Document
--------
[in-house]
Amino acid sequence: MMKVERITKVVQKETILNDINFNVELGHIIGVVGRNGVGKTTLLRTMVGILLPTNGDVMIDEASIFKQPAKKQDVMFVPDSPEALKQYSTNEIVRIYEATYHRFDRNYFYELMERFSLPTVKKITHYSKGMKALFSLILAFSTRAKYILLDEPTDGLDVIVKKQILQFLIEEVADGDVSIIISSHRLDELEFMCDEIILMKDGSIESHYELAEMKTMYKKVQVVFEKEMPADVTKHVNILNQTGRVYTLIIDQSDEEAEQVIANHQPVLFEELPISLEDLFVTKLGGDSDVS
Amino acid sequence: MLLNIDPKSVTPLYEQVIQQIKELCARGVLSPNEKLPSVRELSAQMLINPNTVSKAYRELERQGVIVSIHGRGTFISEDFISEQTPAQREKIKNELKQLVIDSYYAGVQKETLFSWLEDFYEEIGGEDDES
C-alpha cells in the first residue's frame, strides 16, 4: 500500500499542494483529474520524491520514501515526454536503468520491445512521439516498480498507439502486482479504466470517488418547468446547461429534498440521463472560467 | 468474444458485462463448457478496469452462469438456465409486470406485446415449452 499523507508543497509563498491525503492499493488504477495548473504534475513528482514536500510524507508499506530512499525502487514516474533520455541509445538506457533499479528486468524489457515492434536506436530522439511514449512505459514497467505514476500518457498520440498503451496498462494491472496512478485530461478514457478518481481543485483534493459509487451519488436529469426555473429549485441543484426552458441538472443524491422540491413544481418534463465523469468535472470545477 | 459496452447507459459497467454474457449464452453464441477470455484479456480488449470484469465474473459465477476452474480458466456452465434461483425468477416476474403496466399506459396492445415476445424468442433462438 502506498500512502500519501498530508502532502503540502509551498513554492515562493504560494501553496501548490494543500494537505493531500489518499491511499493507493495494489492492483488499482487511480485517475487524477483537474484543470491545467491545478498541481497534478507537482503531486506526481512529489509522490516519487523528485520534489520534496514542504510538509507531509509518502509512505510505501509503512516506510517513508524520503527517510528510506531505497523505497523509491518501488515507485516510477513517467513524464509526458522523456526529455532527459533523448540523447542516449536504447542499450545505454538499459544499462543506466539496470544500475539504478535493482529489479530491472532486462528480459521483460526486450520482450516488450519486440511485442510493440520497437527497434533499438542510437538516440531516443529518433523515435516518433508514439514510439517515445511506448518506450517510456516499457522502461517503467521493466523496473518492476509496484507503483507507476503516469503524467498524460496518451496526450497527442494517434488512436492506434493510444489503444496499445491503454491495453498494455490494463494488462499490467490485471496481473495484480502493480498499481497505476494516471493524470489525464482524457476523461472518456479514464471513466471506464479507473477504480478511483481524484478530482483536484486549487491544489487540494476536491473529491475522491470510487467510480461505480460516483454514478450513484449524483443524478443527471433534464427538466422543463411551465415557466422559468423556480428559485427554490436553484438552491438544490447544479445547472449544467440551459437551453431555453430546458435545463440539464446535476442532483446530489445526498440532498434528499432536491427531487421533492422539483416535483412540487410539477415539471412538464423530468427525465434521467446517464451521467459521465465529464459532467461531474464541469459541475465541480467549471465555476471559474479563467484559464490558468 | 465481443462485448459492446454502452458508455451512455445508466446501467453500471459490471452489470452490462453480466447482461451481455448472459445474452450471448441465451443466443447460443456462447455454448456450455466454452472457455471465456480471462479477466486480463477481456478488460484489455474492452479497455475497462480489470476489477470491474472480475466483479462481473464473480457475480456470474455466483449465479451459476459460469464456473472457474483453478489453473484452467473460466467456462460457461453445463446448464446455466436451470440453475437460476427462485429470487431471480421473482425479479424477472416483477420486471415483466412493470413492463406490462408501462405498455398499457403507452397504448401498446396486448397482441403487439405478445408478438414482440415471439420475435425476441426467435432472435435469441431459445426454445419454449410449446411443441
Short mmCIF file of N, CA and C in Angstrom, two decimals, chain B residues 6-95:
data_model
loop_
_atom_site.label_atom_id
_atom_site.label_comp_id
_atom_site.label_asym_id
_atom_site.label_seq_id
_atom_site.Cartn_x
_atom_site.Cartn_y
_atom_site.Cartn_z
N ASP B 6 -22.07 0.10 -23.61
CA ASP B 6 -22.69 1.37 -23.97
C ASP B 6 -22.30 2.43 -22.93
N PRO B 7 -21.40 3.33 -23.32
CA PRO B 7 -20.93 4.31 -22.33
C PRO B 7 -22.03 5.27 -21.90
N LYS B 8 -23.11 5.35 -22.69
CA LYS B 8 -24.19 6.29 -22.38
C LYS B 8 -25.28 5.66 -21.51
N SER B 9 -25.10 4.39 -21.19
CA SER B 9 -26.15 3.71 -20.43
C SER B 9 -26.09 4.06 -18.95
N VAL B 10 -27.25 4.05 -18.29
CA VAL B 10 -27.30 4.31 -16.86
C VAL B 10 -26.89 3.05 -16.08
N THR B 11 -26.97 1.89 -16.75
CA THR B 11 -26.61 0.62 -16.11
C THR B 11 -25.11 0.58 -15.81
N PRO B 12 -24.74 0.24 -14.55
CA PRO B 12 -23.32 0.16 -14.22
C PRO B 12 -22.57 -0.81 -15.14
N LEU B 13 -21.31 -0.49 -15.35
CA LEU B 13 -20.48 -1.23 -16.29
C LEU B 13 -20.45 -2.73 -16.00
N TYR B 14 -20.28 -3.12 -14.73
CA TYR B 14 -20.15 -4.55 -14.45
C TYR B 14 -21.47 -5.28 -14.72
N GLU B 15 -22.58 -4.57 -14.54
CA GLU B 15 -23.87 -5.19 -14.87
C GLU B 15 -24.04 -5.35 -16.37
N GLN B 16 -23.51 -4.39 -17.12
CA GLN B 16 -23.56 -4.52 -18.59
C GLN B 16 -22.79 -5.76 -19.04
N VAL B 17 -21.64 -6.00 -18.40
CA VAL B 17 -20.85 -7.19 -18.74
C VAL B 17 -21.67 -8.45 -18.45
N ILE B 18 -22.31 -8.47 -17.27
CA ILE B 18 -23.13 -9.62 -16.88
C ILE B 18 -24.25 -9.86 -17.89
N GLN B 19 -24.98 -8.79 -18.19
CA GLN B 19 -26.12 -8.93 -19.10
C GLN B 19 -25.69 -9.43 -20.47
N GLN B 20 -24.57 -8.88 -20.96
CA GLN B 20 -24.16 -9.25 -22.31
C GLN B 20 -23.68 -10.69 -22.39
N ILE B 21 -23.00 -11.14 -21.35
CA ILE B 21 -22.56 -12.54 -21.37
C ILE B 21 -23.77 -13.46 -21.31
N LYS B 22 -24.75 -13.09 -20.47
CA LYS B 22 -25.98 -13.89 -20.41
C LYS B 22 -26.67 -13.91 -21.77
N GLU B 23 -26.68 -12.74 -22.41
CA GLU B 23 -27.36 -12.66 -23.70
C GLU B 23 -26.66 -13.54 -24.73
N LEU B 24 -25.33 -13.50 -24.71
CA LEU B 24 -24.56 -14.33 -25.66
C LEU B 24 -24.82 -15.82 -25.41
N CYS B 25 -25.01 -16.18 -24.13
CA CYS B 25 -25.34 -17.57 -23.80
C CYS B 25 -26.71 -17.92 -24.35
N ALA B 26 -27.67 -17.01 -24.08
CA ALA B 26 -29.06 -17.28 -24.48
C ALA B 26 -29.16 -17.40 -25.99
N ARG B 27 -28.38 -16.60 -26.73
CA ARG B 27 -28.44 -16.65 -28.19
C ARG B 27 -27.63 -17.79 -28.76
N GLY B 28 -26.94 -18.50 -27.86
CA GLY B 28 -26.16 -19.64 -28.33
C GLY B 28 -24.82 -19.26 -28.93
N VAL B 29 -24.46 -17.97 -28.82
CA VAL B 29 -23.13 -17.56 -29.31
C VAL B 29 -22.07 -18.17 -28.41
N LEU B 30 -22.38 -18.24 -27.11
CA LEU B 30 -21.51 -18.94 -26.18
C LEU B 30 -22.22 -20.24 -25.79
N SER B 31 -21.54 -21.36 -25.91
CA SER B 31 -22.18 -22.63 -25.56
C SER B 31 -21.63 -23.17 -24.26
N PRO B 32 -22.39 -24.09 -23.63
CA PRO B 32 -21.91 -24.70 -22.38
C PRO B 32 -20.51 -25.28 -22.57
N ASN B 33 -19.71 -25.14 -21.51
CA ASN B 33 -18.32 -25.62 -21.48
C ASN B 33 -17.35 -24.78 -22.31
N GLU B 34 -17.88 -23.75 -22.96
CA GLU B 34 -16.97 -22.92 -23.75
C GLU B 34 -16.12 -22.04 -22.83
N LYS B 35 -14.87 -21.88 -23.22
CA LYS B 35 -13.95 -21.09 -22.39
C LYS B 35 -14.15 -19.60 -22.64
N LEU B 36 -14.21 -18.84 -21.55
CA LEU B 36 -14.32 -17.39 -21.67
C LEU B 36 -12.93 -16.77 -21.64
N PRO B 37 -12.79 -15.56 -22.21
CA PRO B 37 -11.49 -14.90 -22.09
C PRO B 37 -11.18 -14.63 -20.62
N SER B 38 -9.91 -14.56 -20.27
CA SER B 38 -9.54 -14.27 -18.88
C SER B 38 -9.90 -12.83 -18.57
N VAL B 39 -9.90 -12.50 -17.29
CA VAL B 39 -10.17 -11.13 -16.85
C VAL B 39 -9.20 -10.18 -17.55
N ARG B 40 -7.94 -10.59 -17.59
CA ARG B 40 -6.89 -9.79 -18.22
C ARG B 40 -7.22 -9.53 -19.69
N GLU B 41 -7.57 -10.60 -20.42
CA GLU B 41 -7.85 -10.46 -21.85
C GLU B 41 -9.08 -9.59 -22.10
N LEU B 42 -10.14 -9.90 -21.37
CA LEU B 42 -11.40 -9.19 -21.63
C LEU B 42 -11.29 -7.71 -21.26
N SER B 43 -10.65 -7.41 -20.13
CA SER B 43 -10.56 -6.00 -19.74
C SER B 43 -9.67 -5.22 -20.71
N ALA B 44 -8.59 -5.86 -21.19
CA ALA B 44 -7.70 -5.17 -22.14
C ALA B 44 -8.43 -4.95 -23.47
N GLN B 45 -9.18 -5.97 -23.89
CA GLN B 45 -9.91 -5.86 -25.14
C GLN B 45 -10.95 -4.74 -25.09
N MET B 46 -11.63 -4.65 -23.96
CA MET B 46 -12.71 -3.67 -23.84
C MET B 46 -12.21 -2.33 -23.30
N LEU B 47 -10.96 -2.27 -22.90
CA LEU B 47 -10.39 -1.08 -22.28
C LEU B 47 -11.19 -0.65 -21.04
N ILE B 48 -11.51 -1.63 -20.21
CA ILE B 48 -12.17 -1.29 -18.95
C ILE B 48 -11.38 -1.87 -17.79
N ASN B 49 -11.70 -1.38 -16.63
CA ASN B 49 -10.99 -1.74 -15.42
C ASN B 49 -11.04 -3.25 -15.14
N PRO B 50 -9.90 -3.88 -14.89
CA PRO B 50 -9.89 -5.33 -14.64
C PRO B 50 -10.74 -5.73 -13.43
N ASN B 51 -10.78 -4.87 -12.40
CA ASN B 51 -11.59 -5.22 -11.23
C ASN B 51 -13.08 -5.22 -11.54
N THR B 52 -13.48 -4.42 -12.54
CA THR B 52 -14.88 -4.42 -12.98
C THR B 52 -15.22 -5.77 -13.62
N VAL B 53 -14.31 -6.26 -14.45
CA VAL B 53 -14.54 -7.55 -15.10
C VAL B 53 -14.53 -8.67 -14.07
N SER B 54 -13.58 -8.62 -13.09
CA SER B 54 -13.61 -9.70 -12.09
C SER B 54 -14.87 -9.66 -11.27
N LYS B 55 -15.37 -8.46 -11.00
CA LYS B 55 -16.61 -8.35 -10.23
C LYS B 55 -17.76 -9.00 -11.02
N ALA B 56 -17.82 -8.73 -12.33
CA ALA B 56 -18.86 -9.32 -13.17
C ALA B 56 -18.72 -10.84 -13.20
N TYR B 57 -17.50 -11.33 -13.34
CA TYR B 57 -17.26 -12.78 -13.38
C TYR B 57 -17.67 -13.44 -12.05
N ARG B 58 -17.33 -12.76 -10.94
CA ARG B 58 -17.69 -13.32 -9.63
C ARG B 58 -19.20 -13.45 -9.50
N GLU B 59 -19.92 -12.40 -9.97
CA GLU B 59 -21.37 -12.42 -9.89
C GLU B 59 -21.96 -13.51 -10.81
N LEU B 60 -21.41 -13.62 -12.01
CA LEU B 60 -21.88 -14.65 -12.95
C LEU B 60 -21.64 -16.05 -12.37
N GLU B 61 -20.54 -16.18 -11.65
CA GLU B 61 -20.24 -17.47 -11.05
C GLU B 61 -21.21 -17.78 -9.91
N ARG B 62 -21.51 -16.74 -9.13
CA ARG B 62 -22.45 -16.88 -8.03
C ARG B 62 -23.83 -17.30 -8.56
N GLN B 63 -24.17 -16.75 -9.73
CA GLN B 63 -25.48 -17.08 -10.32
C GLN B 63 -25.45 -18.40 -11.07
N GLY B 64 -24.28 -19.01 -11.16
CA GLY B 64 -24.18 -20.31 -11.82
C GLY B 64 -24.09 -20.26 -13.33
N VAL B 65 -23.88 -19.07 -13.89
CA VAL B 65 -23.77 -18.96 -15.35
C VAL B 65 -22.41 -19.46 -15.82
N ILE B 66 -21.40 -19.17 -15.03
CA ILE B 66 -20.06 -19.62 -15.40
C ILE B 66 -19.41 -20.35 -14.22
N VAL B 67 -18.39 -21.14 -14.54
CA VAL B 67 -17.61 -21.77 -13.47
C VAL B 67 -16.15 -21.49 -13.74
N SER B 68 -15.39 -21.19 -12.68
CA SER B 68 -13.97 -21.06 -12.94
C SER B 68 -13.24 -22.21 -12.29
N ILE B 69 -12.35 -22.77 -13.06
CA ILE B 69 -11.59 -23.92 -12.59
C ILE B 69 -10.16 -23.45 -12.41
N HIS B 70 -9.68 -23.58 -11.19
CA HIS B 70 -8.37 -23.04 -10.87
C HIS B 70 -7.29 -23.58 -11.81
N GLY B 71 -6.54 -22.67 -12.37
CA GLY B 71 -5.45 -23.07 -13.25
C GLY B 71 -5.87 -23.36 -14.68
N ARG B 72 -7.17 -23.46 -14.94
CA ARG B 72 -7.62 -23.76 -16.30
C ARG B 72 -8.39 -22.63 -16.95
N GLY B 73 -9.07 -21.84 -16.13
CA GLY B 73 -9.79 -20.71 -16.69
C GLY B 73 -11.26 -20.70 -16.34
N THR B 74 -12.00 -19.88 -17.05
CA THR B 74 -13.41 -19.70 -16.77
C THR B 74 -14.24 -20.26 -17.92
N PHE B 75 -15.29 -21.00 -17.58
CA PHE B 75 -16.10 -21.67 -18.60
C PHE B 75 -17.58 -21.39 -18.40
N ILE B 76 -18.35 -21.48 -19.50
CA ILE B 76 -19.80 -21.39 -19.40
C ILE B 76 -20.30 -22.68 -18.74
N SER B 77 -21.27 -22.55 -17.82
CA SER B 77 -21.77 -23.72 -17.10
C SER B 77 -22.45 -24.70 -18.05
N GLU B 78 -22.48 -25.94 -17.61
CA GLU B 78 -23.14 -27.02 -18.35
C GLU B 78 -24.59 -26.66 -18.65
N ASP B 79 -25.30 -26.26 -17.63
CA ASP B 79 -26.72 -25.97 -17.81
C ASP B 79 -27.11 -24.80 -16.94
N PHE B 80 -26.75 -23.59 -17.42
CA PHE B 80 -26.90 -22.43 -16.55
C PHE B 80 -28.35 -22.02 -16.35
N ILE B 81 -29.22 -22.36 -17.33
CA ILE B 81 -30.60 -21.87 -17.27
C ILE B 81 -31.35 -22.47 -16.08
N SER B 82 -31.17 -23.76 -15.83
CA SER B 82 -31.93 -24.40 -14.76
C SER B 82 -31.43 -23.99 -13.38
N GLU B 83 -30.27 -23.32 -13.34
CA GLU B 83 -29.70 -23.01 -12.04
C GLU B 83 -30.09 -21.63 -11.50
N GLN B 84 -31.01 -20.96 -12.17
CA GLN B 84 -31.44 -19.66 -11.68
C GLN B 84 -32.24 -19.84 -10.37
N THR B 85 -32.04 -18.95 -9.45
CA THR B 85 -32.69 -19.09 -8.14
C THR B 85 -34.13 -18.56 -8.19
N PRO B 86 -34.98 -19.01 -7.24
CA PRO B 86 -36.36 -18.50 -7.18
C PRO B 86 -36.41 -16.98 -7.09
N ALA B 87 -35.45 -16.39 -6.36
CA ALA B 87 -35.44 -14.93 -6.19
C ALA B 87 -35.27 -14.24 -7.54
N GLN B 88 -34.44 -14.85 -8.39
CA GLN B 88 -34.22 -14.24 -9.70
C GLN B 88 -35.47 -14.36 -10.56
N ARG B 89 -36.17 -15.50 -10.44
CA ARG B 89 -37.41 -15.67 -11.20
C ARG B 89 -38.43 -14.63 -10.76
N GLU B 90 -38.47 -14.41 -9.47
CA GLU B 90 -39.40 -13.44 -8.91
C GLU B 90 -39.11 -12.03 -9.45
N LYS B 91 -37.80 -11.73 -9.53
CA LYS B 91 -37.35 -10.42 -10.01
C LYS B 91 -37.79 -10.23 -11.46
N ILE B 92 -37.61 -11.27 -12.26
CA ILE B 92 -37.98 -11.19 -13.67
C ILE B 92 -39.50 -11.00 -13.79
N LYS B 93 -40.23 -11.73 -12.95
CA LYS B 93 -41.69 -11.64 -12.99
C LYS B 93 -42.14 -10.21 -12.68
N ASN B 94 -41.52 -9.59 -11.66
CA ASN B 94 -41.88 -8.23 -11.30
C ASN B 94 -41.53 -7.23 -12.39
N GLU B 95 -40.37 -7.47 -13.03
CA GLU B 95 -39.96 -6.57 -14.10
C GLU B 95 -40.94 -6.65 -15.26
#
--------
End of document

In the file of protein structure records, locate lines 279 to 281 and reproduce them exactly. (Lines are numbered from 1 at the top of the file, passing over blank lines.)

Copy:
N ASN B 94 -41.52 -9.59 -11.66
CA ASN B 94 -41.88 -8.23 -11.30
C ASN B 94 -41.53 -7.23 -12.39